2007 Grant Program Awards
In 2007, the Research Committee awarded four grants through the Graduate Student Research Grant Program:
• Predictors of Retirement Distress among Male Former Intercollegiate Athletics in Revenue Producing Sports, Mercedes Carswell, Michigan State University.
• Exploring the Relationship between Athletic Injury and Coaching Behavior, Sarah Halbert, Miami University.
• Perceptions of Stakeholder Salience and Dimensions of Influence for Campus Student Athlete Advisory Committees in Governance of Intercollegiate Athletics, Lori Hendricks, University of Michigan.
• A Chameleon on the Court: Understanding Factors that Contribute to Invisibility/Visibility for Division I Intercollegiate Gay-Athletes, Paul Tontz, University of Denver.
2008 Grant Program Awards
In 2008, the Research Committee awarded four grants through the Graduate Student Research Grant Program:
• Impact of Organizational Culture and Graduation Rates of NCAA Division I HBCU Athletes: A Case Study, Ralph Charlton, College of William and Mary.
• Predicting Academic Success for Student-Athletes: A Comparative Study, Tiese Roxbury, University of North Carolina at Greensboro.
• Perception of “Others”: The Role of Heterosexism in the Decline of College Women Coaches, Amy Sandler, University of Nevada Las Vegas.
• Enhancing the Student-Athlete Experience: Understanding Sense of Community from a Student Athlete’s Perspective, Stacy Warner, University of Texas at Austin.
2009 Grant Program Awards
In 2009, the Research Committee awarded three grants through the Graduate Student Research Grant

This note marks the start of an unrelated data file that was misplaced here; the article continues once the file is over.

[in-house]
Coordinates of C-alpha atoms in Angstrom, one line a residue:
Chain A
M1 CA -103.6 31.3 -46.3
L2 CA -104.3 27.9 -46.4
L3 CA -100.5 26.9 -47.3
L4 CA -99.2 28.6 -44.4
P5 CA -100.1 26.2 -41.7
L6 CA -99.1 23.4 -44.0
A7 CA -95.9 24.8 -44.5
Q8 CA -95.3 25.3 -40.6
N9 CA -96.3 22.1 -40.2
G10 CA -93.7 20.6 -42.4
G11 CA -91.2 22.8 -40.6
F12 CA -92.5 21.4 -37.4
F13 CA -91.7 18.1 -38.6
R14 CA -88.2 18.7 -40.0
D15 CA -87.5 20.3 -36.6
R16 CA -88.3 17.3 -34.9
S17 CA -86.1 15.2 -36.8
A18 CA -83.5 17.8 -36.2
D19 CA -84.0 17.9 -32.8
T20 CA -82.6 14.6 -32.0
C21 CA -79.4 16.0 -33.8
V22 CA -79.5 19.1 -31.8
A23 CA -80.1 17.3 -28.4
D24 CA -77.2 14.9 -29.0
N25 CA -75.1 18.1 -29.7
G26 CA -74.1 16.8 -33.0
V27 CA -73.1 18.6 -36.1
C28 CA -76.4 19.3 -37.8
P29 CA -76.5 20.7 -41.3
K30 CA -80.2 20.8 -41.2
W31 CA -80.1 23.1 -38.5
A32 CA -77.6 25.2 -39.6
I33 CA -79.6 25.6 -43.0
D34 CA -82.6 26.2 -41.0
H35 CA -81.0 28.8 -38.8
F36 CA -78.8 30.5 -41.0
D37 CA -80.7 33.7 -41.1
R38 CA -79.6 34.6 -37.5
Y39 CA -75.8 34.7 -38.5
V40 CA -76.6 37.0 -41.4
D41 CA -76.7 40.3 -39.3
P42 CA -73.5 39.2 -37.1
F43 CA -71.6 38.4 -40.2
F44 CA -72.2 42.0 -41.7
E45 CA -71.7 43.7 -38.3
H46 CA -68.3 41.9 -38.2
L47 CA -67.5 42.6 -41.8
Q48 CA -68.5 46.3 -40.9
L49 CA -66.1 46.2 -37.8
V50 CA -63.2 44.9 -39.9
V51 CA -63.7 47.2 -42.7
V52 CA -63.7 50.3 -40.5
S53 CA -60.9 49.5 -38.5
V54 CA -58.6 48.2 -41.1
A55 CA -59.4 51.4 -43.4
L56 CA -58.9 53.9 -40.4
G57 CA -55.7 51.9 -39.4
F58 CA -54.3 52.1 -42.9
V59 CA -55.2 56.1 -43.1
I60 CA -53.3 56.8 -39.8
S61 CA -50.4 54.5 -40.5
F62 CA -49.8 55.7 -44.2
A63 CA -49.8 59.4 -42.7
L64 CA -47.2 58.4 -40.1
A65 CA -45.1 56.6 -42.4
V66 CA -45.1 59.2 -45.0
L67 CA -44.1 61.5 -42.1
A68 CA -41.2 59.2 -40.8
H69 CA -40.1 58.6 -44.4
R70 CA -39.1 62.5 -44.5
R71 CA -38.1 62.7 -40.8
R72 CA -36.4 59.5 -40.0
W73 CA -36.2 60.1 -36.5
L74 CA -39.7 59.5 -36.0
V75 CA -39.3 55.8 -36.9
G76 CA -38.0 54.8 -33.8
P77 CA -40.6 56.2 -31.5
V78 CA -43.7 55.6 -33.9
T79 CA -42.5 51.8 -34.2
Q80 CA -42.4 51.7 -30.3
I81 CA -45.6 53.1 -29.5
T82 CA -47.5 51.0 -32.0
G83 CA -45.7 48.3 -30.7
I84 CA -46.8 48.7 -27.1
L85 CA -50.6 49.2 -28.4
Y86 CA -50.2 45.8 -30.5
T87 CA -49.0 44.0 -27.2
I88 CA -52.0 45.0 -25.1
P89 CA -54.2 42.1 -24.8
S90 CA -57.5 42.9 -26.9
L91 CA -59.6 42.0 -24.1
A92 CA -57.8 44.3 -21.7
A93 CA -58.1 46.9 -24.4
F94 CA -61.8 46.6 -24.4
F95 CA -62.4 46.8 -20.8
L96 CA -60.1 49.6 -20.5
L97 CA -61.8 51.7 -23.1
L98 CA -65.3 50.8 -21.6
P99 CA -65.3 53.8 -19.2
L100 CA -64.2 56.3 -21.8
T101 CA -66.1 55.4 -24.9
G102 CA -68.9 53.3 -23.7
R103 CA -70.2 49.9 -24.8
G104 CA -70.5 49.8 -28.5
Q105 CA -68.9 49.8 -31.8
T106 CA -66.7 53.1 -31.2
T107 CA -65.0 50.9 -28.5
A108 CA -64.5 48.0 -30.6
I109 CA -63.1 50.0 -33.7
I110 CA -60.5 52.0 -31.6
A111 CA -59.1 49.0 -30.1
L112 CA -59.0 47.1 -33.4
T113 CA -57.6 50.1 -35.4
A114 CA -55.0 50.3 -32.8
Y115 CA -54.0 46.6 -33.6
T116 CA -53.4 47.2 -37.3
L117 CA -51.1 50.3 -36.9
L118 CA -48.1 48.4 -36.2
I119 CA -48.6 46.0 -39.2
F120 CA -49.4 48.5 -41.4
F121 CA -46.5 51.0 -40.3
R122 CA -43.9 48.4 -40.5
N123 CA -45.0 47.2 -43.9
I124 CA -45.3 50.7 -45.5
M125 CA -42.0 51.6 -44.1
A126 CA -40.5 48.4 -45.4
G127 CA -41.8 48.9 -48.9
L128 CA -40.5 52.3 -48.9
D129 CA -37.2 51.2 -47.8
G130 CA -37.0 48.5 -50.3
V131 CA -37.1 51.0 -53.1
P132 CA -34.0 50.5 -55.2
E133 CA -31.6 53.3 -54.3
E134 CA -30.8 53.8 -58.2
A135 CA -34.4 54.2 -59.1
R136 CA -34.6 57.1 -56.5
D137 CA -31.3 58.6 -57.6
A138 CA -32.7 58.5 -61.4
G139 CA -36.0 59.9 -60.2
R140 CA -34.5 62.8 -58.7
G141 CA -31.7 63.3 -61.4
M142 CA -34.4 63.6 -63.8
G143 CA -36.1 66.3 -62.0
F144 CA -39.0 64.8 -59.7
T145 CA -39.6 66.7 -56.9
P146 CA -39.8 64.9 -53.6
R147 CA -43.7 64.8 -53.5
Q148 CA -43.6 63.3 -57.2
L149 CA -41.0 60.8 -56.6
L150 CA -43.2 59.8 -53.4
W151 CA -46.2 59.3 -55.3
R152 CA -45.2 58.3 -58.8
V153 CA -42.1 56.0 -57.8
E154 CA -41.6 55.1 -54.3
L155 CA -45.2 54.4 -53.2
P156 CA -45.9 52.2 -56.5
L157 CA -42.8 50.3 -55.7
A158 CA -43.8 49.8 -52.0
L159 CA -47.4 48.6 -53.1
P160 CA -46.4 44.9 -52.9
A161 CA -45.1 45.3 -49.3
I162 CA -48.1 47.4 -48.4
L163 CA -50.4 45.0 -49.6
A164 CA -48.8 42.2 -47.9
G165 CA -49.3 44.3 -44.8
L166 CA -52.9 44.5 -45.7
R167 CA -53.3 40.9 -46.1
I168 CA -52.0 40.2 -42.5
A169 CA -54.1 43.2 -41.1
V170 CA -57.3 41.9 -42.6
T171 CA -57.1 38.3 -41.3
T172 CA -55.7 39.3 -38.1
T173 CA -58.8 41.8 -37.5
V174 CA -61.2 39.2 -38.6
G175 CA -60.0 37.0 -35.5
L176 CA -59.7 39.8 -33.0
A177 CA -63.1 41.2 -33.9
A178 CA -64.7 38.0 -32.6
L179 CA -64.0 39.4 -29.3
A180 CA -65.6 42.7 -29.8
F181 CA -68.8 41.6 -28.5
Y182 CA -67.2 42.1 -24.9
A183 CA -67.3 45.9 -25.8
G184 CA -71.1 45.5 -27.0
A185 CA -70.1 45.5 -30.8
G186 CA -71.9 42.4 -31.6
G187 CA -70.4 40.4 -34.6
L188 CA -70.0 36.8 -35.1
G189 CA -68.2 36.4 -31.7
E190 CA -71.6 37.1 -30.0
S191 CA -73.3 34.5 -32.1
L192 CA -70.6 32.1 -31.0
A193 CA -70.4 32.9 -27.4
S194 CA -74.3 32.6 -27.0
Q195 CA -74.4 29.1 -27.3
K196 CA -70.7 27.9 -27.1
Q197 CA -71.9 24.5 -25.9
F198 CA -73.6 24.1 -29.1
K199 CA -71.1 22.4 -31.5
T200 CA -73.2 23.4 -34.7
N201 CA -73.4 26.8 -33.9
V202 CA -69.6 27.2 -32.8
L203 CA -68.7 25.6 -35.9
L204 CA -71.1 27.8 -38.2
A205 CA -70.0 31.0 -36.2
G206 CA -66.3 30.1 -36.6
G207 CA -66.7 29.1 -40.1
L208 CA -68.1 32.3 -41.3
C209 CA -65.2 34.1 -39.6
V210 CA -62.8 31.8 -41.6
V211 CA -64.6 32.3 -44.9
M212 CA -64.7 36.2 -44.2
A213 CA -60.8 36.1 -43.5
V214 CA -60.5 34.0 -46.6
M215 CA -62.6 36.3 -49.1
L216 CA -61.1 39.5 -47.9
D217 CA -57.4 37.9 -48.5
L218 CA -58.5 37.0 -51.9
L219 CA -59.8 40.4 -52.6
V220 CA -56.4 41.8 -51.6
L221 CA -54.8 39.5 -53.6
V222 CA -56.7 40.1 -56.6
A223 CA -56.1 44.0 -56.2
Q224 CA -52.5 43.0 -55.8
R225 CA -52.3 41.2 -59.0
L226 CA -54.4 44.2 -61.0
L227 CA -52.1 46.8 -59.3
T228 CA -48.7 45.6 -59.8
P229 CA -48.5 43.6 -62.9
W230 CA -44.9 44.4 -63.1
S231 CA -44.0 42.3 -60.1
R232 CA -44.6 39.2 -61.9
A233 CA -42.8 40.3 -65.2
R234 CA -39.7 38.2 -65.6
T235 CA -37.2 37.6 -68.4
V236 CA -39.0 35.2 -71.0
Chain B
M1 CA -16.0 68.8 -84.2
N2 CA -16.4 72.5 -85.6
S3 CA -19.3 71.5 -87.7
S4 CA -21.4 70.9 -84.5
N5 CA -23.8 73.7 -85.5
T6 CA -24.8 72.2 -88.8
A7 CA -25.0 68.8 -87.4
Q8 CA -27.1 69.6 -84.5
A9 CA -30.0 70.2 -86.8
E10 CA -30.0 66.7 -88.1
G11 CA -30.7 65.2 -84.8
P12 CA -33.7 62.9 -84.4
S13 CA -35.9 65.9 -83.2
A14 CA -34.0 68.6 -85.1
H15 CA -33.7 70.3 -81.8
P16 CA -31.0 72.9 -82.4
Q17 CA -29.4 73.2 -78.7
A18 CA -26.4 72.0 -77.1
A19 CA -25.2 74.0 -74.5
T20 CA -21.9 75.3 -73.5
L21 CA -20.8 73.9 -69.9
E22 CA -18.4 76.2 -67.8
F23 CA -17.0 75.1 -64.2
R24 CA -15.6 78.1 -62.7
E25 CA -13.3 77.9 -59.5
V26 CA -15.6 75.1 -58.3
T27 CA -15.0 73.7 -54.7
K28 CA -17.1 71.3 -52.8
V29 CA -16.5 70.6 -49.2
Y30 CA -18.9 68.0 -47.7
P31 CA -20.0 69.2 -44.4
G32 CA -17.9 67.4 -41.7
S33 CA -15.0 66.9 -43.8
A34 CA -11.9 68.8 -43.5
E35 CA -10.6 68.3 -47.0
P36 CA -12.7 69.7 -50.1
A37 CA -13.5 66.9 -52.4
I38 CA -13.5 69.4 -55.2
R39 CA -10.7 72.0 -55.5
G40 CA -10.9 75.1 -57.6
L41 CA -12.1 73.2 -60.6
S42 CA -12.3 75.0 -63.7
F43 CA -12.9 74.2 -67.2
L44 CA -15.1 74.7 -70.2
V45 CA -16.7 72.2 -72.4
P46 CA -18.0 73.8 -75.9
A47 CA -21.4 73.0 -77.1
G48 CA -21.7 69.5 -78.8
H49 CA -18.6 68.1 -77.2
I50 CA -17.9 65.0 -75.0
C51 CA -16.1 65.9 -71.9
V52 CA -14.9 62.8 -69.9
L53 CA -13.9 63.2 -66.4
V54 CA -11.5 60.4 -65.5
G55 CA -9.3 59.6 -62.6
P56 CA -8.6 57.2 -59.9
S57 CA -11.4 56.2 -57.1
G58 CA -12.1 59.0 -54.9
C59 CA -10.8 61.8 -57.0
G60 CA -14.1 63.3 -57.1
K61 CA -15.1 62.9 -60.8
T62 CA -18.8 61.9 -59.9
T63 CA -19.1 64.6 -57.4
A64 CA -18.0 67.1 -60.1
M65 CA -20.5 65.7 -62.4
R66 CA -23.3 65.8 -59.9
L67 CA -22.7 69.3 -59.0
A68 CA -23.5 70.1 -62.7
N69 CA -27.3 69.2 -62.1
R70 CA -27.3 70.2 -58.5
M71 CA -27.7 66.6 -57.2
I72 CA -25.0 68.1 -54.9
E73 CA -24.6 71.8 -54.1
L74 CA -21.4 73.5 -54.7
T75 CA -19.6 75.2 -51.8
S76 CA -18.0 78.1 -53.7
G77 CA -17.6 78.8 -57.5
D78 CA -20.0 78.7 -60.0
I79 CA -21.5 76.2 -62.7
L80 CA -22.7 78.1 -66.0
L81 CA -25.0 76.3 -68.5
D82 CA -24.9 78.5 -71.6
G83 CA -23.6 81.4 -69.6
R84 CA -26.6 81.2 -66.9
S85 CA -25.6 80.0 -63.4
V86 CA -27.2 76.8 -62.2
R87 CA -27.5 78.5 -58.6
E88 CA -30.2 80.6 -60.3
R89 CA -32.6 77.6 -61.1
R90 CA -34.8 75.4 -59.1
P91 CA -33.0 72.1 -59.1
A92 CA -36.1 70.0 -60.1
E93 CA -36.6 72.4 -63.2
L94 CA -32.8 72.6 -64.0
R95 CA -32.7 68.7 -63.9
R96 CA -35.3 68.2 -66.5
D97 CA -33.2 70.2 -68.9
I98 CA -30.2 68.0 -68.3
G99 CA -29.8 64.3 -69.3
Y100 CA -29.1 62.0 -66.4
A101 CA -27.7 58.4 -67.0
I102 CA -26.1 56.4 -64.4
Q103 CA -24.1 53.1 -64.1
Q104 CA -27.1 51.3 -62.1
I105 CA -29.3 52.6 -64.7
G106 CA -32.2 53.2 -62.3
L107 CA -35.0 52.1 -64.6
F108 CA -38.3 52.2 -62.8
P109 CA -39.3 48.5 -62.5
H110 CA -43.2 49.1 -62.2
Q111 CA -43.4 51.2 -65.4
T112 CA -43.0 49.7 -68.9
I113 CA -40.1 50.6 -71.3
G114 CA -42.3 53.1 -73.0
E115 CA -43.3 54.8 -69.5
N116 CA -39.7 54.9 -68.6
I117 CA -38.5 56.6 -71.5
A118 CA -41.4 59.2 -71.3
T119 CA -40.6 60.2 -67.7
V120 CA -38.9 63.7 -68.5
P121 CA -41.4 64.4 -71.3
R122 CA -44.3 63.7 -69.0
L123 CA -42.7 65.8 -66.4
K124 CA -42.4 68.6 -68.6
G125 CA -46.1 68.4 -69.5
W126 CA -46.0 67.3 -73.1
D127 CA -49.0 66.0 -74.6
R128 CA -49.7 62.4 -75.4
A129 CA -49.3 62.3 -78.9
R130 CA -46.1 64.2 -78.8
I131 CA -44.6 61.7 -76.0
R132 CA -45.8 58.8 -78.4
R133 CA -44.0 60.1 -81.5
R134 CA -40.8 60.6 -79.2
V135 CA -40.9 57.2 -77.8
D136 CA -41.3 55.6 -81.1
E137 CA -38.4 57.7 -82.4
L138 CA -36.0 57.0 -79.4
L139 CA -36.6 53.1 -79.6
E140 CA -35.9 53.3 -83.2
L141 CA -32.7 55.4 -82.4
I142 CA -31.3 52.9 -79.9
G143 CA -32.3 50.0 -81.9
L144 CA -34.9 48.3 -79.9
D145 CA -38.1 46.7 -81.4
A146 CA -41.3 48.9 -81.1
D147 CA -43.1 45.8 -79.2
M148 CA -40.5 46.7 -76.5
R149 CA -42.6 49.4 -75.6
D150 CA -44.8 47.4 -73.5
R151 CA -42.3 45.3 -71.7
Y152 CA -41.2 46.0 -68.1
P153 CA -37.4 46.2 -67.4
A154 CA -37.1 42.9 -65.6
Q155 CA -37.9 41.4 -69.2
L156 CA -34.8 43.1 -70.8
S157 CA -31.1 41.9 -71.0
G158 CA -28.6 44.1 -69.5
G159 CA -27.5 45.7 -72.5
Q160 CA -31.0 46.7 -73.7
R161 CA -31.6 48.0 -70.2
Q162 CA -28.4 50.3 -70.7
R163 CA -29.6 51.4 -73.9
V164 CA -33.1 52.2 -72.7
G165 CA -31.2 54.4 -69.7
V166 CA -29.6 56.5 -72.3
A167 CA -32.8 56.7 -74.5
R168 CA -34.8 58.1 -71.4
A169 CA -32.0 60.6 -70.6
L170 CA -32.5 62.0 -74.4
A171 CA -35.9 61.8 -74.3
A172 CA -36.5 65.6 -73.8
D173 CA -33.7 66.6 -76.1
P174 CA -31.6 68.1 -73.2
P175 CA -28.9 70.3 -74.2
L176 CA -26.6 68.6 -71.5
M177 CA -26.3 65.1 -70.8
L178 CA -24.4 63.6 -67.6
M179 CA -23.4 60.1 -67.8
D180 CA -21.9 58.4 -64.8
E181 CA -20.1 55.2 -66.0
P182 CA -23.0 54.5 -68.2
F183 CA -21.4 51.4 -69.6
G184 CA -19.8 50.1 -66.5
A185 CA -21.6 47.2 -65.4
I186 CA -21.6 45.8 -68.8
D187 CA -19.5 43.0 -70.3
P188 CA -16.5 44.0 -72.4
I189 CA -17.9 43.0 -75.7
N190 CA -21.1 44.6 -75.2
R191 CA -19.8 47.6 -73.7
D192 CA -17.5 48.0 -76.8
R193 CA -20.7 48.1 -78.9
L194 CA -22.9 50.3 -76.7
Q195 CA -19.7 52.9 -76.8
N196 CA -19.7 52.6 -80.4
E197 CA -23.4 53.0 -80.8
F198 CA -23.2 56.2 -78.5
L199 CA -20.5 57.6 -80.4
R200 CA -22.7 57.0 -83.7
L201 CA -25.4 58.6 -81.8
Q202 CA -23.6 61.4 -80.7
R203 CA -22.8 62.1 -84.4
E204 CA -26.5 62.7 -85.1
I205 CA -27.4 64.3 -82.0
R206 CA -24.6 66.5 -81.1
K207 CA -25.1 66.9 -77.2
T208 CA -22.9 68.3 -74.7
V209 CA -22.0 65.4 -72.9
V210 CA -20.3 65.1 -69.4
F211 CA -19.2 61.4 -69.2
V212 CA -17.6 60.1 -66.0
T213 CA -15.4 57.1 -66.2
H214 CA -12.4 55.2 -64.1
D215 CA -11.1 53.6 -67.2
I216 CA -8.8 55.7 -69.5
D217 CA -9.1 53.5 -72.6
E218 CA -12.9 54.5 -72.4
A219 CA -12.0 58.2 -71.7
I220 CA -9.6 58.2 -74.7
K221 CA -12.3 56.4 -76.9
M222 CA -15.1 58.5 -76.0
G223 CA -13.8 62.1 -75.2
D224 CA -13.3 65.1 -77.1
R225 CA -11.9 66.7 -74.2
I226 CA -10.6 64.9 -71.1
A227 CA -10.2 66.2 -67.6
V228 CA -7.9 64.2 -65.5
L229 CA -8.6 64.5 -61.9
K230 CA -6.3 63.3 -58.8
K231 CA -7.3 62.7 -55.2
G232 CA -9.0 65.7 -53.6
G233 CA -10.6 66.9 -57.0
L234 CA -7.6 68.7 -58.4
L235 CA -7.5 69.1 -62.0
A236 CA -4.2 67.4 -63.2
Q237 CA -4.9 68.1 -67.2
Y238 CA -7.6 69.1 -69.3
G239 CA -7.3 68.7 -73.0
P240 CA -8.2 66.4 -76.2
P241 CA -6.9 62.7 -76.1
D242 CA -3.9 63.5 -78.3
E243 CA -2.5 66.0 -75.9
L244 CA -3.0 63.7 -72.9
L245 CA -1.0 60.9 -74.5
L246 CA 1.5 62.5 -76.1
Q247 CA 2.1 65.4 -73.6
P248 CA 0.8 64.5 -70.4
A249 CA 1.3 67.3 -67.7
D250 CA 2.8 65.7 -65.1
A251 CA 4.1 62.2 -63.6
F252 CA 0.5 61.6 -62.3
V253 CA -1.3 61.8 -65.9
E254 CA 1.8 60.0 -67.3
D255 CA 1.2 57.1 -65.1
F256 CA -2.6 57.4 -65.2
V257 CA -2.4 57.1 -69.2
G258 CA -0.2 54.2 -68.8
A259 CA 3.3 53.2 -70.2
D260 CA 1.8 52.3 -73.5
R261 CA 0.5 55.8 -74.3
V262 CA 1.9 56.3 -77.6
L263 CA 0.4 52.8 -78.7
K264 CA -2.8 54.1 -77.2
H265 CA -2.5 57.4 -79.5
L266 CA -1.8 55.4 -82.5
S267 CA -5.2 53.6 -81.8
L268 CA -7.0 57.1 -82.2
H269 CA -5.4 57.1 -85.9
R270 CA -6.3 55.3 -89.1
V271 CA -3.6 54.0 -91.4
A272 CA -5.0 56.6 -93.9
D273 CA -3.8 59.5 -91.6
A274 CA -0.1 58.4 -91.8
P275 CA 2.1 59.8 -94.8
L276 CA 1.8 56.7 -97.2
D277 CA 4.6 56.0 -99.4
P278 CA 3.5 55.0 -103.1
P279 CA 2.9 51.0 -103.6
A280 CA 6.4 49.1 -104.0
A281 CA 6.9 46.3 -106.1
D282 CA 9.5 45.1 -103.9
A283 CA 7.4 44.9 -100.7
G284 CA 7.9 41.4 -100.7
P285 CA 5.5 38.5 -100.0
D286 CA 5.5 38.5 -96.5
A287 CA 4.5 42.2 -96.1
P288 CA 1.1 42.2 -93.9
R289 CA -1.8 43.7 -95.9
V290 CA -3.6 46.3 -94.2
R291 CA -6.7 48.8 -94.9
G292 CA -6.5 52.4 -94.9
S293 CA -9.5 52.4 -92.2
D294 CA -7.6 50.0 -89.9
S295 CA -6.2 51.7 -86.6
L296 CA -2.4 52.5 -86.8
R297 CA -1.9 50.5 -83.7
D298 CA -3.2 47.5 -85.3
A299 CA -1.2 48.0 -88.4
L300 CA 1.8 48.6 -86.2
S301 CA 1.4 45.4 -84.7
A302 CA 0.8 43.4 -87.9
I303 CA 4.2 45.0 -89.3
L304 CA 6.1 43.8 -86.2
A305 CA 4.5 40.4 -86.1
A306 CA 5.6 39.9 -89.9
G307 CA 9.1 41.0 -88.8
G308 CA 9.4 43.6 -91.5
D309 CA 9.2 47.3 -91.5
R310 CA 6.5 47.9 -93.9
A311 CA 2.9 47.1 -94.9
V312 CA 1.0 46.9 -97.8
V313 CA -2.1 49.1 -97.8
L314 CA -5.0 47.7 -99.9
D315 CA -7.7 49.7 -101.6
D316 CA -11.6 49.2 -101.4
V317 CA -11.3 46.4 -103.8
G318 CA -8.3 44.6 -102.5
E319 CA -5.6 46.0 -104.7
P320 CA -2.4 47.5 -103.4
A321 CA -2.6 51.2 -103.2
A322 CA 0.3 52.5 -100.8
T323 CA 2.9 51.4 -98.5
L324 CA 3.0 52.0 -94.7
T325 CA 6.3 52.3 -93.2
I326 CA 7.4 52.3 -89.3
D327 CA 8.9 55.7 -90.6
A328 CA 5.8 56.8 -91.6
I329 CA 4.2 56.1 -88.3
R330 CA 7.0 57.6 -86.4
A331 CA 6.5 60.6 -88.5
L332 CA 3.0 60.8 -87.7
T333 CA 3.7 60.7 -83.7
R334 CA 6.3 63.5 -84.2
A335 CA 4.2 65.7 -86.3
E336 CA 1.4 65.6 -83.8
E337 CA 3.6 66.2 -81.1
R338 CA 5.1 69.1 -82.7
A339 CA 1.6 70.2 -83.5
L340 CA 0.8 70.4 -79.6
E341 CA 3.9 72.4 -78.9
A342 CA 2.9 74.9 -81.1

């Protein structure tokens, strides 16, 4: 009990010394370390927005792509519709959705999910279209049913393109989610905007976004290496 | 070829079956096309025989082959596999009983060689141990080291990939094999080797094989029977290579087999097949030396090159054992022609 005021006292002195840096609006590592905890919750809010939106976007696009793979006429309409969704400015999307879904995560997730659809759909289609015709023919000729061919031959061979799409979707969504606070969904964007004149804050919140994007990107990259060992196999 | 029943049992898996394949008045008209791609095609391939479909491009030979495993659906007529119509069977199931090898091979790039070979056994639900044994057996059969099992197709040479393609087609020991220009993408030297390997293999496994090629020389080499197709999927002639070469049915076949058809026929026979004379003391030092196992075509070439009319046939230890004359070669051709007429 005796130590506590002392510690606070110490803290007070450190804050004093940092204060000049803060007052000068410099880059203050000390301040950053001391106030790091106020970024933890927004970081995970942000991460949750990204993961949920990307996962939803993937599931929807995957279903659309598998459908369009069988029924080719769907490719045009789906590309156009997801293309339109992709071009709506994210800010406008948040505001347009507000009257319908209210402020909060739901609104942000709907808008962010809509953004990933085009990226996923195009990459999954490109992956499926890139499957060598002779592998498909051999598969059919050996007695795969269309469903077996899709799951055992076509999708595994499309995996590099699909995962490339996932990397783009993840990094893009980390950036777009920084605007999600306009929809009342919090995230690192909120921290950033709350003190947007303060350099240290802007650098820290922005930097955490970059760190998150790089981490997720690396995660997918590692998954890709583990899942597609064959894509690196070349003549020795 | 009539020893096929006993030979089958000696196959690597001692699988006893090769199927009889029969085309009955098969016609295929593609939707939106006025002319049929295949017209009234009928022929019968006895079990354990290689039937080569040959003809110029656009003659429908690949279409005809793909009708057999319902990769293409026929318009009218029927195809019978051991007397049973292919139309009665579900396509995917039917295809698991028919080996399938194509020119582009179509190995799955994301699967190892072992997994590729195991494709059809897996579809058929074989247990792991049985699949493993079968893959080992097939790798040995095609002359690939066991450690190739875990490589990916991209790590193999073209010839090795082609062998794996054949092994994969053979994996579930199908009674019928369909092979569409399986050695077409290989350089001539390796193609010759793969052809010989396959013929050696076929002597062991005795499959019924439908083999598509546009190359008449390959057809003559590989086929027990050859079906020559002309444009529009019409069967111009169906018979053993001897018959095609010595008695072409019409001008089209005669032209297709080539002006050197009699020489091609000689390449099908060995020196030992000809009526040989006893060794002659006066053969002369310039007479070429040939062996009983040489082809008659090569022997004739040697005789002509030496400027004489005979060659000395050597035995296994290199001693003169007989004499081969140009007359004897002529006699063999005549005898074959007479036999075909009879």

• Faculty Senates Perceptions of College Athletics, Amber Falluca, University of South Carolina.
• The College Adjustment of African American Student-Athletes at Predominately White Institutions and Historically Black Colleges and Universities, Sheriece Sadberry, University of Missouri, Columbia.
• Physical Self-Concept and Athletic Identity Among Former Collegiate Athletes: Examining the Influence Self, Jennifer Shannon, University of Missouri, Columbia.
2010 Grant Program Awards
In 2010, the Research Committee awarded three grants through the Graduate Student Research Grant Program:
• Black Male College Athletes: Capital and Educational Outcomes, Ginelle John, New York University.
• Exploring the Relationship Between Athletic Expenditures and Team On-Field Success, Willis Jones,Vanderbilt University.
• Examining the Role of Challenges, Resiliency, Leadership Self-Efficacy, Support and Feedback on Women Leaders in Intercollegiate Athletic Careers,Moe Machida, Michigan State University.
2011 Grant Program Awards
In 2011, the Research Committee awarded three grants through the Graduate Student Research Grant
• Crowding-Out Effects of Athletic Giving on Academic Giving at NCAA Division I, II, and III Institutions, Win Koo, University of Arkansas.
• What Matters to Student-Athletes in College Experiences, Yan Zhao, Boston College.
• Do Nice Guys Really Finish Last? Exploring the Relationships Between Ethical Conduct, Motivation, and Satisfaction in Academic and Athletic Domains, Mariya Yukhymenko, University of Connecticut.
2012 Grant Program Awards
In 2012, the Research Committee and the NCAA Health & Safety department awarded four grants through the Graduate Student Research Grant Program:
• Tweeting for Alma Mater: The Impact of Student-Athlete Accounts on Social Networking Sites, Mujde Yuksel, University of Massachusetts, Amherst.
• Why Do Some Sickle Cell Carrier Athletes Suffer from Heat Illness?, Carroll Flansburg, University of South Florida.
• Institutional Concussion Education and Within Season Change in Concussion-Related Knowledge,Attitudes, and Behaviors on Male Collegiate Ice Hockey Teams, Emily Kroshus, Harvard University.
• Student-AthleteAttitudes Toward Seeking Mental-HealthHelp, RachelWahto, University of Alaska, Anchorage